State’s universities see jump in Hispanic enrollment
The number of Hispanic students seeking higher education is steadily increasing, with the most noticeable jumps projected to happen in this year’s freshmen class.
Arizona State University has enrolled more than 9,000 freshmen this fall. Of that total, more than 1,300 of them are Hispanic, which represents an increase of about 16 percent from last year, according to Mistalene Calleroz, assistant vice president for University Student Initiatives. ASU has seen a steady increase in its Hispanic student population overall, which has grown 94 percent in the last 10 years.
“We’re very excited about that. One of the goals of ASU is to reflect Arizona. We’re getting closer and closer to that goal,” she says.
At the University of Arizona, this year’s freshmen represent the school’s most diverse first-year class, mostly due to what is estimated to be a 20 percent increase in Hispanic students over last year.
Both universities have also increased their number of National Hispanic Scholars, outstanding high school students who are highly sought-after by schools nationwide. ASU has 87, compared to last year’s 72, while UA’s 50 is double last year’s total.
Recruitment of Hispanic students plays a key role in this trend. Dean of the University of Arizona’s Honors College Patricia MacCorquodale says the trend reflects both in-state and out-of-state Hispanics, many of who are directly contacted by the university. In many cases, the seed is planted early with representatives visiting elementary, middle and high schools.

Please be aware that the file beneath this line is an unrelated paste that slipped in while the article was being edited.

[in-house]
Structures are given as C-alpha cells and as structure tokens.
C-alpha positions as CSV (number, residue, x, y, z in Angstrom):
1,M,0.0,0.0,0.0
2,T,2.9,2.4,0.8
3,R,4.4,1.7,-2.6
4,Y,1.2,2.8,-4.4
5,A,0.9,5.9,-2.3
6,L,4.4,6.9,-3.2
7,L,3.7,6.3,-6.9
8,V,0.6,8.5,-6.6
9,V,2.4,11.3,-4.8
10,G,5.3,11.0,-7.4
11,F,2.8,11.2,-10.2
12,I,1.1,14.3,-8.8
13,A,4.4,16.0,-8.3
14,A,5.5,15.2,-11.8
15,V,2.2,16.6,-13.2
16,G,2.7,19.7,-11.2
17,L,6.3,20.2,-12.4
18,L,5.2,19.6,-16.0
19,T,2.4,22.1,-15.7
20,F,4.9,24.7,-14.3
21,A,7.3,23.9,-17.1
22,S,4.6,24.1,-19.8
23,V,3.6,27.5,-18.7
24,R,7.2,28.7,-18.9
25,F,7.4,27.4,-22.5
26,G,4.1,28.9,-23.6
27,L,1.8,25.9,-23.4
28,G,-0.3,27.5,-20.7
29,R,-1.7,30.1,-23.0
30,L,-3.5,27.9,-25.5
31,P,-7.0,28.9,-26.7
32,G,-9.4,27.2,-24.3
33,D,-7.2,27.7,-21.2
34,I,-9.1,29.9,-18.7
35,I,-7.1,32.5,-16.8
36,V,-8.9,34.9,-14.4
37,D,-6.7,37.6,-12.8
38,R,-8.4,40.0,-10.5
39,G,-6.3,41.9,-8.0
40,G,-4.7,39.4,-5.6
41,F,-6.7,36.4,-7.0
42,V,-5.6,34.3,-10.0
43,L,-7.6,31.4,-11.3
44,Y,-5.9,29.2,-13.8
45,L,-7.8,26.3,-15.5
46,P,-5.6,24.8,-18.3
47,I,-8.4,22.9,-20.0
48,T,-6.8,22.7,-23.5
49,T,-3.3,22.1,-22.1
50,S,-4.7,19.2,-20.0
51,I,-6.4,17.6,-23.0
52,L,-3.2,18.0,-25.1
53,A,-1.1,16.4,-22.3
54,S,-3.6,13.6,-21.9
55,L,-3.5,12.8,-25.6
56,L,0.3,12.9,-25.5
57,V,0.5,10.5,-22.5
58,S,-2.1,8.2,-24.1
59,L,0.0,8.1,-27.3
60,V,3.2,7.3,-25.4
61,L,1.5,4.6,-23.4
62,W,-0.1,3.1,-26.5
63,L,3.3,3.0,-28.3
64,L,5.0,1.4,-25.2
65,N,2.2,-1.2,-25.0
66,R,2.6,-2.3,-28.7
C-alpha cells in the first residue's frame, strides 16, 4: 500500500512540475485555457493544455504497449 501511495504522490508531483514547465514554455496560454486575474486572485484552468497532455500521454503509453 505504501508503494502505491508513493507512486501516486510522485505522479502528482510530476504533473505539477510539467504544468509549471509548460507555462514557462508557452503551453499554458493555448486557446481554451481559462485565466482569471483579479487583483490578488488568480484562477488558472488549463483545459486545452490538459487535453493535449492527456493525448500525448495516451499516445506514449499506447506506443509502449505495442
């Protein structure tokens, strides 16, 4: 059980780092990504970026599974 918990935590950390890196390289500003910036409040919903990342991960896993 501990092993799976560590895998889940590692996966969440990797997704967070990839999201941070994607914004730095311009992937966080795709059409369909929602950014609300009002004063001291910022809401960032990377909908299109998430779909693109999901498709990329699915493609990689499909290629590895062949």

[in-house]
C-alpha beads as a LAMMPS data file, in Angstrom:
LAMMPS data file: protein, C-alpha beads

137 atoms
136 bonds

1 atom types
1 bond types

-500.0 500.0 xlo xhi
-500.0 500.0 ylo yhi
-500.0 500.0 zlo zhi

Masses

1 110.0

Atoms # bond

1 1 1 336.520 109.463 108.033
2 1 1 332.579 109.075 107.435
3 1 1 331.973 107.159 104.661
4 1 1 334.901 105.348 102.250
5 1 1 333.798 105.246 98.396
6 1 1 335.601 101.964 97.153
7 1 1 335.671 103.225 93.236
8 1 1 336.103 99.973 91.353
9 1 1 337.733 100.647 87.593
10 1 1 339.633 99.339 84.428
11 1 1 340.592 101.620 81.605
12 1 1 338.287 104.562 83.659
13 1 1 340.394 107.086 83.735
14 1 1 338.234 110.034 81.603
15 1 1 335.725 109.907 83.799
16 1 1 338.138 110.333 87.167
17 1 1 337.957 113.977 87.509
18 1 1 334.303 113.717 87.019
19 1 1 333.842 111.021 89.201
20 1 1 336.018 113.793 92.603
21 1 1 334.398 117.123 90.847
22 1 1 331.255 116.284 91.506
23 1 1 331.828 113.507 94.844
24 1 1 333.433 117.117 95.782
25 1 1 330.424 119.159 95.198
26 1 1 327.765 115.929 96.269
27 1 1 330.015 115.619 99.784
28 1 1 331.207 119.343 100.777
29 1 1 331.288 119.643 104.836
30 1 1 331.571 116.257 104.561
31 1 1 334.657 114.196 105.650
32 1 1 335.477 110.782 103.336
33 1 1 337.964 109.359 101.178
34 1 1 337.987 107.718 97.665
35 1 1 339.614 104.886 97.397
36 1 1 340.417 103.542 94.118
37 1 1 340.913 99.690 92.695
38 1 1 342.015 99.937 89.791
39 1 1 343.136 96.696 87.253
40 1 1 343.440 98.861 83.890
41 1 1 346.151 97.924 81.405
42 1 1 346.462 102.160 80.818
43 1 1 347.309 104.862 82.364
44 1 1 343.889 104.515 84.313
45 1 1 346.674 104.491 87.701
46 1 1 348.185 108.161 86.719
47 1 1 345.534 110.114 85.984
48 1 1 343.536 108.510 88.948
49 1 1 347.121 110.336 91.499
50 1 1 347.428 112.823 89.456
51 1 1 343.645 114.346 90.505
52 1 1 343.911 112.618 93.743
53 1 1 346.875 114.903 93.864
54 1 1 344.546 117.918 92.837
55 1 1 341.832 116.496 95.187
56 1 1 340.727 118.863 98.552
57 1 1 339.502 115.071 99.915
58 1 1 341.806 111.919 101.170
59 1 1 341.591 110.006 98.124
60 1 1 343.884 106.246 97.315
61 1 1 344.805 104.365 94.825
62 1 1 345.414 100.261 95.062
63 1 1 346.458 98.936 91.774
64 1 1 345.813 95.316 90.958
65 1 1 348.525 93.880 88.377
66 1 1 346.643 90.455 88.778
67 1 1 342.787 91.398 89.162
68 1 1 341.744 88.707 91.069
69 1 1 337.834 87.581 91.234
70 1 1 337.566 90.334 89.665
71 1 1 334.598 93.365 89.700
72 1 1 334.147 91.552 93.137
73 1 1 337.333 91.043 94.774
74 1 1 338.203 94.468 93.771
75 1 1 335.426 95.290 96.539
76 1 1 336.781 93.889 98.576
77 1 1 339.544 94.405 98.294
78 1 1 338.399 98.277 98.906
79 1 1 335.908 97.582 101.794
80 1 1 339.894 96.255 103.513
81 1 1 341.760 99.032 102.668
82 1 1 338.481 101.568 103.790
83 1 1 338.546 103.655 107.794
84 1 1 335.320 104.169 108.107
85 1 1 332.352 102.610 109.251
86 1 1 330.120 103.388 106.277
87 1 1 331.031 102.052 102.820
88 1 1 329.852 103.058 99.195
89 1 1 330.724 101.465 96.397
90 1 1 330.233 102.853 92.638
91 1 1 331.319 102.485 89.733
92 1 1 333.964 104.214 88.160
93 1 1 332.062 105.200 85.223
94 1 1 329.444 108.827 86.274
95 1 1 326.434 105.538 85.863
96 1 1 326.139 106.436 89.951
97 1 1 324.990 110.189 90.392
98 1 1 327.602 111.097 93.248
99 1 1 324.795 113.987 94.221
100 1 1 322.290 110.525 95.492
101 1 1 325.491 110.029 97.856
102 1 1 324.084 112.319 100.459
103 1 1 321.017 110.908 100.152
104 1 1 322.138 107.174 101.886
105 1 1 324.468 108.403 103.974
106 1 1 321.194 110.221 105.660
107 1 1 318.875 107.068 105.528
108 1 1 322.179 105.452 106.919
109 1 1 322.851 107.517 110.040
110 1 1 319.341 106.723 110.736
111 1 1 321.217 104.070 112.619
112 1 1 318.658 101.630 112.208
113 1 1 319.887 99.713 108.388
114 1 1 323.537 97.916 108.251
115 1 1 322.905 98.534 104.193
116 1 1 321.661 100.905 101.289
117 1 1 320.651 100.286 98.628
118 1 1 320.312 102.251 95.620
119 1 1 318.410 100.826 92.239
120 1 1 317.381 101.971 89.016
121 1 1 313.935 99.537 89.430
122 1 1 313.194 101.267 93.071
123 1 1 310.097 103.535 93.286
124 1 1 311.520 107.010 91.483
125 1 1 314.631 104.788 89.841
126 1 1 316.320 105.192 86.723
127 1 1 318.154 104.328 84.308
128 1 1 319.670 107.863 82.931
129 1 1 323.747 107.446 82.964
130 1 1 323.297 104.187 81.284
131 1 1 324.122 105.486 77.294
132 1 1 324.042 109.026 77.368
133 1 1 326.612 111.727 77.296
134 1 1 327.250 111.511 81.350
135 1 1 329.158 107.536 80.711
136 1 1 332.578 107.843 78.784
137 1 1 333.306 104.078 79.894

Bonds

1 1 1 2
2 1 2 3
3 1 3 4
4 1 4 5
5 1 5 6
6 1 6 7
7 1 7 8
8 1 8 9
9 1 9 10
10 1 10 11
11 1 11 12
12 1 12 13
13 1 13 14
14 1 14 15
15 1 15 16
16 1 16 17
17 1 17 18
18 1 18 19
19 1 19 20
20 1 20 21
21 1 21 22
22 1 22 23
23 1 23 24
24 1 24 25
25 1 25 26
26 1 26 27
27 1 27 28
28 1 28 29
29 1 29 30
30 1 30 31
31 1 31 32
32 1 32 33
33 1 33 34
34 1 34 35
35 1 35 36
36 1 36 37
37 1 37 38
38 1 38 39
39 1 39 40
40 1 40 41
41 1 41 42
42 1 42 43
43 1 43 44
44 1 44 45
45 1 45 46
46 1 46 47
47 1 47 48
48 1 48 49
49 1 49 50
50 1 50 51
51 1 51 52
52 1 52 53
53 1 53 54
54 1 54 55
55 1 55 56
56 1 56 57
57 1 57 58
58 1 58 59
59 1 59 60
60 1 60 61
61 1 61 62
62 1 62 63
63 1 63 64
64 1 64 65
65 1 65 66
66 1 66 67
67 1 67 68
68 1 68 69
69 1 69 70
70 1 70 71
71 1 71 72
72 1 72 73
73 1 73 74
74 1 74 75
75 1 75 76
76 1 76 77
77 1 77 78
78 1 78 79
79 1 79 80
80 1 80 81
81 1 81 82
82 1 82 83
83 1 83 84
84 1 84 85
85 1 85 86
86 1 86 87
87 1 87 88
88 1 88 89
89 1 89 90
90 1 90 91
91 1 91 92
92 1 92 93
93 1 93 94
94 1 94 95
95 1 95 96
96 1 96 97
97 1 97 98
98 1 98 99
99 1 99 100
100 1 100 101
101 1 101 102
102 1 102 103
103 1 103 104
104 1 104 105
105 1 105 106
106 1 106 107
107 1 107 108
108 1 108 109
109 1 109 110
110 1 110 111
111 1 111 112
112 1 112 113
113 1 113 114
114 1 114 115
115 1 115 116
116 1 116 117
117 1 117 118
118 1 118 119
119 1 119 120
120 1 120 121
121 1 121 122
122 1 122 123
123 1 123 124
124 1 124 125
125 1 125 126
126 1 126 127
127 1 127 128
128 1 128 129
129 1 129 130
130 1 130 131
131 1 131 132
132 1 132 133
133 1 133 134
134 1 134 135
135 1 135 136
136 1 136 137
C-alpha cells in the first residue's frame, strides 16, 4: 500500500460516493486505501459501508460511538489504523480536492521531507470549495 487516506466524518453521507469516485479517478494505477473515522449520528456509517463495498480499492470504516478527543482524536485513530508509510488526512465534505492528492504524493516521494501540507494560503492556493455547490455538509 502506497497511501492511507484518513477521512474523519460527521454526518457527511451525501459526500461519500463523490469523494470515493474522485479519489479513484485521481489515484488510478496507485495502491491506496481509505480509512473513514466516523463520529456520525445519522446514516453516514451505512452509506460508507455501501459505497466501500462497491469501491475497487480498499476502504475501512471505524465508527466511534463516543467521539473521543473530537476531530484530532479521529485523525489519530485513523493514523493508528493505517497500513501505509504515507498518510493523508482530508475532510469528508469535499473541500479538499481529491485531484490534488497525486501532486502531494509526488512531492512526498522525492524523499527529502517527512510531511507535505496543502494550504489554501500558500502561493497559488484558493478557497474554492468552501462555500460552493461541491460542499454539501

“There is an emphasis on working with students and their families. We get them to think about scholarships and financial aid,” she adds.
SPREADING THE WORD
Calleroz says getting the word out about the different personalities of ASU’s campuses and its more than 250 degree programs is a major part of attracting students. Letting them know finances do not have to be an obstacle is also vital. Currently, ASU partners with school districts in Phoenix, Tolleson, Glendale, Mesa, and Tempe Union.
“We’re recruiting more students who haven’t historically thought about ASU. There are intentional efforts to recruit students from underserved districts. We make a connection, build the pipeline. It’s been phenomenal,” she says.
Calleroz says that the large number of Hispanic student organizations attract and retain students as well. Graduates have the potential to be role models to the next generation of students, and can be the university’s best selling points.
Calleroz recalls an ASU student who visited her elementary school in Tolleson to talk about her college experiences and get them thinking about education after high school. Afterward, the children wanted her to sign their backpacks.
“That kind of story really demonstrates the kind of impact that we can have if we go back to our community and show that college is no longer a luxury, but something you need and can be yours,” Calleroz says.